By Mike Willis
Have you ever heard of an Arctic Grayling? This gnarly fish, easily recognized by its large back dorsal fin, is found primarily in Alaska. Grayling are very delicate and require pristine cold water to survive.
Some may be surprised to learn that these unique fish are relatives of the Salmon. Upon first glance, they appear to be dark in color. However, closer inspection will reveal a very colorful and beautifully marked fish.
Grayling average between 10-12″, though don’t be surprised if you land an 18-20″ after you get the hang of things. The largest that you can expect to catch is 24 inches long and a whopping five pounds! Though rare, the state of Alaska Department of Game and Fish says they do exist!
Regardless of where you go for Grayling, they are an exciting fish to catch. Much like the beloved trout, Grayling are a gentle yet fiercely-fighting fish. Perhaps the best part about fishing for Grayling is the places that you go to catch them.
Those looking to expand their fishing portfolio should look into the rivers surrounding the Fairbanks, Alaska area. This area produces exceptional numbers and sizes for these unique fish. Be sure to check the regs carefully to identify if you are in a catch-and-release zone. There are plenty of areas throughout Alaska which offer a generous creel limit.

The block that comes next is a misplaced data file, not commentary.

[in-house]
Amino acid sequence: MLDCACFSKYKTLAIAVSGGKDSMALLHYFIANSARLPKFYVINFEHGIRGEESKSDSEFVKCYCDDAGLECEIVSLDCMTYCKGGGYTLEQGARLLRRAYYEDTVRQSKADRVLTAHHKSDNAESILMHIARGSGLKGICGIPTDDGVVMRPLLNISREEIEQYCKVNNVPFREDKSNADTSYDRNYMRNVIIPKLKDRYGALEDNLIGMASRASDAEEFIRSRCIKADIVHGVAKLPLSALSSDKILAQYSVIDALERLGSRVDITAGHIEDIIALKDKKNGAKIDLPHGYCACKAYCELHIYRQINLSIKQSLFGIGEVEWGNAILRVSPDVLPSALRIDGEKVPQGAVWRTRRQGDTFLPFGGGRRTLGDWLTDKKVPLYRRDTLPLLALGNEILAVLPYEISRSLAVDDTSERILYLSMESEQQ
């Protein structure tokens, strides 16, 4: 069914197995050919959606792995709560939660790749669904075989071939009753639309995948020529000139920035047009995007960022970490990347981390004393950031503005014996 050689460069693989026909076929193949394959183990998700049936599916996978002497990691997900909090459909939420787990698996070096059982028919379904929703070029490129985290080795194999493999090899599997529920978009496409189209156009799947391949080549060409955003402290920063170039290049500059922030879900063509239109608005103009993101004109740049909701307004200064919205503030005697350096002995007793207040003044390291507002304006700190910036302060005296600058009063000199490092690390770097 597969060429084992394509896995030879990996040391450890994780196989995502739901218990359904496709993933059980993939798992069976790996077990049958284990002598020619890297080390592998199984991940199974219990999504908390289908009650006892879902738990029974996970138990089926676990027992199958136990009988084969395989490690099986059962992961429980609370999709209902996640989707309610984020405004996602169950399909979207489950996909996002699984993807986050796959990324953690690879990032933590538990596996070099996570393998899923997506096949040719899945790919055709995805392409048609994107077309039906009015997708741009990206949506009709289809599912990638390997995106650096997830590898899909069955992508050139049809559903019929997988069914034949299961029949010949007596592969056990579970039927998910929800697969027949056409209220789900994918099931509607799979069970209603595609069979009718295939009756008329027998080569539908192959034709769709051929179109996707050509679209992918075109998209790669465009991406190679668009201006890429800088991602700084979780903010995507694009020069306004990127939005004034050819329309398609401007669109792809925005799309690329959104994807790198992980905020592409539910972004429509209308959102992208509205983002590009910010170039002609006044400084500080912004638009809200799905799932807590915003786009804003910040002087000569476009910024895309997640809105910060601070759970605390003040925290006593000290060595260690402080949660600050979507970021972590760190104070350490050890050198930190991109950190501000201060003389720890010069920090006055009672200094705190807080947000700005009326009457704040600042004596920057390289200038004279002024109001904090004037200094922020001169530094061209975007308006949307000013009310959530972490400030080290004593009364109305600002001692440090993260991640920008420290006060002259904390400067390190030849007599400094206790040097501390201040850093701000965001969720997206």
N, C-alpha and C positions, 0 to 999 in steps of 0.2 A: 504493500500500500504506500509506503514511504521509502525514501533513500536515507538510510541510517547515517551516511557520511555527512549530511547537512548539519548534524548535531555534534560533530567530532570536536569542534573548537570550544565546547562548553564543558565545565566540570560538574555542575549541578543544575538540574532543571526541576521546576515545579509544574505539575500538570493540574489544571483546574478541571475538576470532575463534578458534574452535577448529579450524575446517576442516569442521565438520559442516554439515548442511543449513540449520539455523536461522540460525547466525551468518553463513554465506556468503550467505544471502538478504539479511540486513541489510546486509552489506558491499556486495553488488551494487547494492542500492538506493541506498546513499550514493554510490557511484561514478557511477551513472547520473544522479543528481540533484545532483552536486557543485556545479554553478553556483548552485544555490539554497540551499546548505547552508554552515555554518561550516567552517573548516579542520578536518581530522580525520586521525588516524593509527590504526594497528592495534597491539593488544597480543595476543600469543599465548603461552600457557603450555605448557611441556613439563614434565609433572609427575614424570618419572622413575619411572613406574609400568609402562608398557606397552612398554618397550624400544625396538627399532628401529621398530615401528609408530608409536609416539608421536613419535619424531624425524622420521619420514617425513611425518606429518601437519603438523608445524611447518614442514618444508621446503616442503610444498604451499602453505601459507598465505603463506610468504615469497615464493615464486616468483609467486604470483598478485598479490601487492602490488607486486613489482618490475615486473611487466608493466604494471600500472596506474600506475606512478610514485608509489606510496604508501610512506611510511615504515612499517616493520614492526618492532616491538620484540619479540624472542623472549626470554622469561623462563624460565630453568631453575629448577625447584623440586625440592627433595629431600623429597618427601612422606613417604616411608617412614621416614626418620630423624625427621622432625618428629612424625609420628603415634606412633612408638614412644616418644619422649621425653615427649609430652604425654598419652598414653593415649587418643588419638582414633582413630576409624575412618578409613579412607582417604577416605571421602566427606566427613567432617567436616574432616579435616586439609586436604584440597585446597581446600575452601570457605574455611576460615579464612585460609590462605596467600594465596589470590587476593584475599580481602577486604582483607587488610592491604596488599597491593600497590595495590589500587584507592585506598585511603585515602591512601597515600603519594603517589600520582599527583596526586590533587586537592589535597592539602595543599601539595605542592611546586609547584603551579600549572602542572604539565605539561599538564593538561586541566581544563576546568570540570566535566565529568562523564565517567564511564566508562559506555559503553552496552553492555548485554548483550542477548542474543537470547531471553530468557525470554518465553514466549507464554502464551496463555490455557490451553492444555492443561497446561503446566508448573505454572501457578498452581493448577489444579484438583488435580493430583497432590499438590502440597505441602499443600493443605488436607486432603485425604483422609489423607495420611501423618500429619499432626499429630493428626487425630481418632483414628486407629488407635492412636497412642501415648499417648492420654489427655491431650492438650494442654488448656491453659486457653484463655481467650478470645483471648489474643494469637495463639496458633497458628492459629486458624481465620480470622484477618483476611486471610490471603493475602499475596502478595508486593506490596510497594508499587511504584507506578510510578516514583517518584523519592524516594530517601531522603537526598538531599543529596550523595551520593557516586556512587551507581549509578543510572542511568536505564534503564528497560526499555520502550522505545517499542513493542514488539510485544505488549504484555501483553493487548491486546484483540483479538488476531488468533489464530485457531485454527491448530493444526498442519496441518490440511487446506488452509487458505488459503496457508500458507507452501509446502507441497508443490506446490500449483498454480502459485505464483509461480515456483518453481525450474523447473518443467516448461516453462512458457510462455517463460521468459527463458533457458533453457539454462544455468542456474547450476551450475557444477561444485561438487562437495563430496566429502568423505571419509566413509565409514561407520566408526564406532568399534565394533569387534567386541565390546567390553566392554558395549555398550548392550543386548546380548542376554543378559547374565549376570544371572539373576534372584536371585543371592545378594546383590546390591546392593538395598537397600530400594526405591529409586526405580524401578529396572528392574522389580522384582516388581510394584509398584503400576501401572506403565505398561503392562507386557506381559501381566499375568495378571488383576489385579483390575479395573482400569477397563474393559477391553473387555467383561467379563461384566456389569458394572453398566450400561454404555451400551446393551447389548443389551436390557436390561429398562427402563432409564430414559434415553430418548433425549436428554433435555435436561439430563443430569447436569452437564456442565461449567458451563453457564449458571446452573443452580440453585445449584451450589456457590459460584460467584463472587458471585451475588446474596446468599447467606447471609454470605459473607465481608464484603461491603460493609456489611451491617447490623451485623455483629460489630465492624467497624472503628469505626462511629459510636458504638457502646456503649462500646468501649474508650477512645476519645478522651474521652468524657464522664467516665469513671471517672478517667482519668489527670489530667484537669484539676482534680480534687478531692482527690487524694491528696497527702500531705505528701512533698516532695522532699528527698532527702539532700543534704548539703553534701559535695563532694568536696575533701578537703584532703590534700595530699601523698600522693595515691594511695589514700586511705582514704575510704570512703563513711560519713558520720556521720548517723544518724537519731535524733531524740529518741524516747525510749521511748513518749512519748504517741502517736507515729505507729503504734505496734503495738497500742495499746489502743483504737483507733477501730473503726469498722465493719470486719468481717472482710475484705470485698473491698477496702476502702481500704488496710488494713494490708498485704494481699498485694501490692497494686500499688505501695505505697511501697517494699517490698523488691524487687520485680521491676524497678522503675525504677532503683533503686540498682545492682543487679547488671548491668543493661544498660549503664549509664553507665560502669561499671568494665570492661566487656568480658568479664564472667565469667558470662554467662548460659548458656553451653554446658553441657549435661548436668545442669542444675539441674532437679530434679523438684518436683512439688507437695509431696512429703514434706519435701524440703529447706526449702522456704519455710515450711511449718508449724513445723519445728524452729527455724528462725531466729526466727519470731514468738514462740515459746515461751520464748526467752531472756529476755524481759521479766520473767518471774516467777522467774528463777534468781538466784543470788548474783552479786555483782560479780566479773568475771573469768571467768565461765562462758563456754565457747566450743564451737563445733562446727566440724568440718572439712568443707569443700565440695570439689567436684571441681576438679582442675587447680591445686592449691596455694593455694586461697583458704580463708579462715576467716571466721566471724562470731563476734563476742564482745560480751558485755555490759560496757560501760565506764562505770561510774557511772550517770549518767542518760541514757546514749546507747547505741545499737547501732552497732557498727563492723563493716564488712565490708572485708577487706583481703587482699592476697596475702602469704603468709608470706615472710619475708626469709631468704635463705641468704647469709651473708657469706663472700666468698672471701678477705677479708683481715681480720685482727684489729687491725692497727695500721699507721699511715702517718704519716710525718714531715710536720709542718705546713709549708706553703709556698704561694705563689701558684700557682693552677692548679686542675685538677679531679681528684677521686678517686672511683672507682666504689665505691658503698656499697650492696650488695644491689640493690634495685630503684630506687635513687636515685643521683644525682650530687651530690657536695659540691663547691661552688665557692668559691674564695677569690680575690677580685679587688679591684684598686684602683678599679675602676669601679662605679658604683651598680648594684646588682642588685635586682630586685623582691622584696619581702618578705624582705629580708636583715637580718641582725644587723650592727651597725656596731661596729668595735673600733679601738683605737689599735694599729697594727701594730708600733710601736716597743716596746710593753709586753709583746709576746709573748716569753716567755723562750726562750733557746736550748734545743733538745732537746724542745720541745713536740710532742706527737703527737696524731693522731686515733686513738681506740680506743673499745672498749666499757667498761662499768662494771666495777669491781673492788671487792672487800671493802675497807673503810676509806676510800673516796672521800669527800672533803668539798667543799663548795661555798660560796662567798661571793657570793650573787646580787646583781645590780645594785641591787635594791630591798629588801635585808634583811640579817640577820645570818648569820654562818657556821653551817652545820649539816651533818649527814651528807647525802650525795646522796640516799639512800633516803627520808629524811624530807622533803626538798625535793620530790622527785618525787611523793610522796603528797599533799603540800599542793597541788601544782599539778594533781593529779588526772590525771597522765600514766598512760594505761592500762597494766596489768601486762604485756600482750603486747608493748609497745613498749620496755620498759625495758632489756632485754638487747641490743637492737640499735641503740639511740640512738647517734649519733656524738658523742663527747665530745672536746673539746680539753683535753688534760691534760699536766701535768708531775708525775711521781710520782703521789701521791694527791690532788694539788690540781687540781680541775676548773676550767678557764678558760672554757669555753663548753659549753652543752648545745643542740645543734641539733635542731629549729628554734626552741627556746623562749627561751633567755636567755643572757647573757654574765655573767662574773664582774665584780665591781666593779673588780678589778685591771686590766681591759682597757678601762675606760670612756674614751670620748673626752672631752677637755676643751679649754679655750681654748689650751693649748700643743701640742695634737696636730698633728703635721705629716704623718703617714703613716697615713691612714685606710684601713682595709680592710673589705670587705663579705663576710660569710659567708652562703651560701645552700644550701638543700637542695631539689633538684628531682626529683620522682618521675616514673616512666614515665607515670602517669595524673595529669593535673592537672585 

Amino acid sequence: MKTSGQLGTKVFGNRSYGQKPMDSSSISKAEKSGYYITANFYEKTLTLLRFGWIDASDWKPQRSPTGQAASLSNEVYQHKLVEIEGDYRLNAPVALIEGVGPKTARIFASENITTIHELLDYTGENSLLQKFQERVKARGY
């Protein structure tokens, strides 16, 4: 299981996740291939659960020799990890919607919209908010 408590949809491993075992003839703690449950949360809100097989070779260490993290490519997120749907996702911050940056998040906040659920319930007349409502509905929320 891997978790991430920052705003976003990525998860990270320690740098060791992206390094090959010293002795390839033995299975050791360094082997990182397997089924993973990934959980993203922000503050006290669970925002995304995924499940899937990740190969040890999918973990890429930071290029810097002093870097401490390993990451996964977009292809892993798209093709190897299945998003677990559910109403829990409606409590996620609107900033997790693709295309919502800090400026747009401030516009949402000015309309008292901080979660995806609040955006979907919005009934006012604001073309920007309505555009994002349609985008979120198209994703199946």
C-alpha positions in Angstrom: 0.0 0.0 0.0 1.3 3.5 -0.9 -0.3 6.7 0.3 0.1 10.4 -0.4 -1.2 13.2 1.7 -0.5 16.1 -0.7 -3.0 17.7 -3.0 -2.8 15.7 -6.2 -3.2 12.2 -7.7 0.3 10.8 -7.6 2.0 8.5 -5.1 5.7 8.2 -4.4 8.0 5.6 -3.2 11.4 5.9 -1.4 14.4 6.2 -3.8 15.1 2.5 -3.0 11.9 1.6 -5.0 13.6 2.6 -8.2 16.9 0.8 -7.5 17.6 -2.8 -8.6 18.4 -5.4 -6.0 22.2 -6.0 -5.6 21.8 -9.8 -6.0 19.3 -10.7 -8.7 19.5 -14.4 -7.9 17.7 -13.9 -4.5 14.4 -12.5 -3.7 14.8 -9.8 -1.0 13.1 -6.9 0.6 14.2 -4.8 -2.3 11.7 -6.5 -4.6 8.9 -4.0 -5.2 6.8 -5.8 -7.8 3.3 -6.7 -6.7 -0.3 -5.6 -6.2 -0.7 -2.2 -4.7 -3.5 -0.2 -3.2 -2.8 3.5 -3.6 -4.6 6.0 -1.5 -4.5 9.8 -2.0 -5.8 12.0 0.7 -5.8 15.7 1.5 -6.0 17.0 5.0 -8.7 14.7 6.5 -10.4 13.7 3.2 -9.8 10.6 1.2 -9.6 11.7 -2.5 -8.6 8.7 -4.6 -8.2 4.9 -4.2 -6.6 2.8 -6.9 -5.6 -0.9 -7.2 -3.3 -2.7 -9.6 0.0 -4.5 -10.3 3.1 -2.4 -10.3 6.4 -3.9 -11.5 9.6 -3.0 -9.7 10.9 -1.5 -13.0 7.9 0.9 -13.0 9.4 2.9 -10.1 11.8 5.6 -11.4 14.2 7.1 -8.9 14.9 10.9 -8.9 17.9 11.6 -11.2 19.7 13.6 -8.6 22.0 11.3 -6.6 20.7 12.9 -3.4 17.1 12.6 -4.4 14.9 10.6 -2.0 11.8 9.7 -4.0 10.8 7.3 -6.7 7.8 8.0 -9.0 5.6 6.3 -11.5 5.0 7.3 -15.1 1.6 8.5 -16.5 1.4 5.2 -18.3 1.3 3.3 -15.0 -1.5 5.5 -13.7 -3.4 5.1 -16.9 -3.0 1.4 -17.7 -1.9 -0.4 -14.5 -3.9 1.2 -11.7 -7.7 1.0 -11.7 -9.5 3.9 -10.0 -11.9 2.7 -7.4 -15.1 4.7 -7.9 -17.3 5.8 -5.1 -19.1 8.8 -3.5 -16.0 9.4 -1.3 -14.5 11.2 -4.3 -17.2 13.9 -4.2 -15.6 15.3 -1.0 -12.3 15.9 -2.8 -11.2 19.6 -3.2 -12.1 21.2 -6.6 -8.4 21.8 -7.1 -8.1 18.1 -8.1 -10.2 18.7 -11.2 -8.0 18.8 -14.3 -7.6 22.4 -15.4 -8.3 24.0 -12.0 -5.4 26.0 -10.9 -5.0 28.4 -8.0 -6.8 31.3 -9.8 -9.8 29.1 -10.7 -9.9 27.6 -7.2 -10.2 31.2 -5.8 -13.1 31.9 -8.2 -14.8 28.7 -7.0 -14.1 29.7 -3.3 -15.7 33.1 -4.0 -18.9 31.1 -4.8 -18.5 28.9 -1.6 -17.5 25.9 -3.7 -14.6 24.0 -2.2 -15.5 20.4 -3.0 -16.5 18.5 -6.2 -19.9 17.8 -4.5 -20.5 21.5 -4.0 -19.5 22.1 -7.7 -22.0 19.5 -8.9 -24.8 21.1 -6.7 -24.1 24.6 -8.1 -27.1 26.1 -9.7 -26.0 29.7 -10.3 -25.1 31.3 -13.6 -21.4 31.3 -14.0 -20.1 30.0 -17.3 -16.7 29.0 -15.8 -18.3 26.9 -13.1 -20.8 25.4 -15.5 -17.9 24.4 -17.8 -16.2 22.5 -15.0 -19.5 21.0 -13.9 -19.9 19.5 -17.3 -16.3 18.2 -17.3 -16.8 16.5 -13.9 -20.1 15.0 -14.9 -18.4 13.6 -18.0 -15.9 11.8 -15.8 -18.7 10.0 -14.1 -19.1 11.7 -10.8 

If the surface of the water is free of ice, you can catch Grayling.
When planning your fishing trip, try to get in before fall threatens to give-way to winter. Don’t gamble with the weather in Alaska!
Serious anglers from the Fairbanks area utilize jetboats to navigate the rocky rivers and tributaries. Weekend warriors will try their luck with an outboard and prop.
If you are set on fishing from a boat, the best strategy is to utilize a guide and let them bounce their boat off of the rocky river bottom.
When running an outboard on these rivers, make sure to travel upstream. This is important as there is a good chance of catching a prop on a rock. Experienced watermen travel upriver to ensure that they can float their way back to the boat launch should something go wrong.
For those who like to stay a little more low-key, there is ample opportunity to fish from the shoreline. Grayling are found in lakes and ponds as well.
During the evenings, while back at camp, anglers are treated to the northern lights show. These mystical green gases, most noticeable from mid-August through mid-April, dance across the sky. Awestruck by the wonder, you are sure to feel like the luckiest person in the world as you marvel at the mystery.
Tools of the Trade
To successfully catch the Arctic Grayling, you will need an ultralight rod with six-pound test line. 1- 1.5″ spoons and spinners are very effective. Fly fisherman should come equipped with a three to five weight rod and a handful of dry flies.
Don’t forget to pack your 44. Mag revolver. Hint: it’s not for the fish!
As mentioned in the past, stop waiting to go on that fishing trip of a lifetime. Set a date and make it happen!